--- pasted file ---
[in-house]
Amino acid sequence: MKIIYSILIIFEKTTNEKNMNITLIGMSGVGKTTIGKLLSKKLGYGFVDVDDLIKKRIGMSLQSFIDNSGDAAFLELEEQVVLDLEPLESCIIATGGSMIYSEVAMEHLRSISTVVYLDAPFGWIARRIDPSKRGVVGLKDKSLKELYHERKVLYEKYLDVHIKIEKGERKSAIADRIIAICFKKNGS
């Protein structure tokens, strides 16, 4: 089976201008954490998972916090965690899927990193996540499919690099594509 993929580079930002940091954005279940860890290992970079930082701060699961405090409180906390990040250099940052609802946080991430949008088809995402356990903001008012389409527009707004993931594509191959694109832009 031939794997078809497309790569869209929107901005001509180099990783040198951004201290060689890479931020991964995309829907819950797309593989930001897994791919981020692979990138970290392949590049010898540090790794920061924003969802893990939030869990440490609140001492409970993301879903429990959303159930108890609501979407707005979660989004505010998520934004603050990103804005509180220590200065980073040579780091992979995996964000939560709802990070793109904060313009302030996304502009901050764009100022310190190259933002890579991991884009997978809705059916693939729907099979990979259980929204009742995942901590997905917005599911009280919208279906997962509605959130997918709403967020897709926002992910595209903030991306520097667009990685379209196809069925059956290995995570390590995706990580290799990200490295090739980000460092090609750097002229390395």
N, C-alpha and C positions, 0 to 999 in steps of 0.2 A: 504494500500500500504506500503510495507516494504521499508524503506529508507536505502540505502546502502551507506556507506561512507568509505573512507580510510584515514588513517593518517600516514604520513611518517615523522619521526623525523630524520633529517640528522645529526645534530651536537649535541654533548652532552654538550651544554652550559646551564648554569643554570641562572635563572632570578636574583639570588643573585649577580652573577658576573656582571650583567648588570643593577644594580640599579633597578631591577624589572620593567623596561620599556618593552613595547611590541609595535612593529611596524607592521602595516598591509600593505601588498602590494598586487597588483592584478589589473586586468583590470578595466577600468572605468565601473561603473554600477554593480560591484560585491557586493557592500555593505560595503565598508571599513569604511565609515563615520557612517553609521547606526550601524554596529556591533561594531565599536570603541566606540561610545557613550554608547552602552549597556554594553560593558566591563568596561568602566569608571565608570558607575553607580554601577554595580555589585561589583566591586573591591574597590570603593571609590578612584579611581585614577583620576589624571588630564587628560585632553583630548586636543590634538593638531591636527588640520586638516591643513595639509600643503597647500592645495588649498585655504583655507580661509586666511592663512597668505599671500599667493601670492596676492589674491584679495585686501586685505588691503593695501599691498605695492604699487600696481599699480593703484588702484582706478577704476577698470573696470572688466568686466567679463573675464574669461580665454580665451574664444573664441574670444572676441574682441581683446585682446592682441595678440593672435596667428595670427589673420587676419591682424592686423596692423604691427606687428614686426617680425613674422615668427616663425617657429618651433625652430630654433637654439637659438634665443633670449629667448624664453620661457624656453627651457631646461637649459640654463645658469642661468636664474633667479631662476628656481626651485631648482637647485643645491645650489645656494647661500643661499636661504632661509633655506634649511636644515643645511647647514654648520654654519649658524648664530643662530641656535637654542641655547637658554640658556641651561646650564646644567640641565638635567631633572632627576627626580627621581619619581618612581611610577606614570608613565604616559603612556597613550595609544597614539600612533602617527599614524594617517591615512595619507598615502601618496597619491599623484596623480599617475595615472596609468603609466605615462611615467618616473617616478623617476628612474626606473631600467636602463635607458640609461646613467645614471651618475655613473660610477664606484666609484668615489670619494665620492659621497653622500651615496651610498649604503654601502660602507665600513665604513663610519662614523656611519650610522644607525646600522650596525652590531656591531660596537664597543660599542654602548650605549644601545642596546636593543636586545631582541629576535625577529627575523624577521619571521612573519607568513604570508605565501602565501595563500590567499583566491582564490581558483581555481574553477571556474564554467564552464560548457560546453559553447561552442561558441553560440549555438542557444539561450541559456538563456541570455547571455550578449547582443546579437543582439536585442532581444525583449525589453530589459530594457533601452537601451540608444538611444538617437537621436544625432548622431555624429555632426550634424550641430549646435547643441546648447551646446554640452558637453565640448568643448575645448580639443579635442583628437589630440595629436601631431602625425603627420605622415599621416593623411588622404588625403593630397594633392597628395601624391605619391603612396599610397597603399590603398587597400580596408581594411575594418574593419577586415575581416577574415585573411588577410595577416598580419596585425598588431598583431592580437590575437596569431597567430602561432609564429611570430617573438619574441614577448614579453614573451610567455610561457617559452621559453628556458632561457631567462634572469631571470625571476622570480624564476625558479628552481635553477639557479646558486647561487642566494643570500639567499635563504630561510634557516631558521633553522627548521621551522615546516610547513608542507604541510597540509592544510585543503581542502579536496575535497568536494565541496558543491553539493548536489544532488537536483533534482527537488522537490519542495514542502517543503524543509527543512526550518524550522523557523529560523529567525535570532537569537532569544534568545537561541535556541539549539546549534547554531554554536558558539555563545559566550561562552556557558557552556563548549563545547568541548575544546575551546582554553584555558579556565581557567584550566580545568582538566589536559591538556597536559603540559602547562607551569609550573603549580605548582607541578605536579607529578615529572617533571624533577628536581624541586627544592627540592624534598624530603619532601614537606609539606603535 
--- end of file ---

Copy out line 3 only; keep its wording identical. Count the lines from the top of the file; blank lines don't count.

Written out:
């Protein structure tokens, strides 16, 4: 089976201008954490998972916090965690899927990193996540499919690099594509 993929580079930002940091954005279940860890290992970079930082701060699961405090409180906390990040250099940052609802946080991430949008088809995402356990903001008012389409527009707004993931594509191959694109832009 031939794997078809497309790569869209929107901005001509180099990783040198951004201290060689890479931020991964995309829907819950797309593989930001897994791919981020692979990138970290392949590049010898540090790794920061924003969802893990939030869990440490609140001492409970993301879903429990959303159930108890609501979407707005979660989004505010998520934004603050990103804005509180220590200065980073040579780091992979995996964000939560709802990070793109904060313009302030996304502009901050764009100022310190190259933002890579991991884009997978809705059916693939729907099979990979259980929204009742995942901590997905917005599911009280919208279906997962509605959130997918709403967020897709926002992910595209903030991306520097667009990685379209196809069925059956290995995570390590995706990580290799990200490295090739980000460092090609750097002229390395």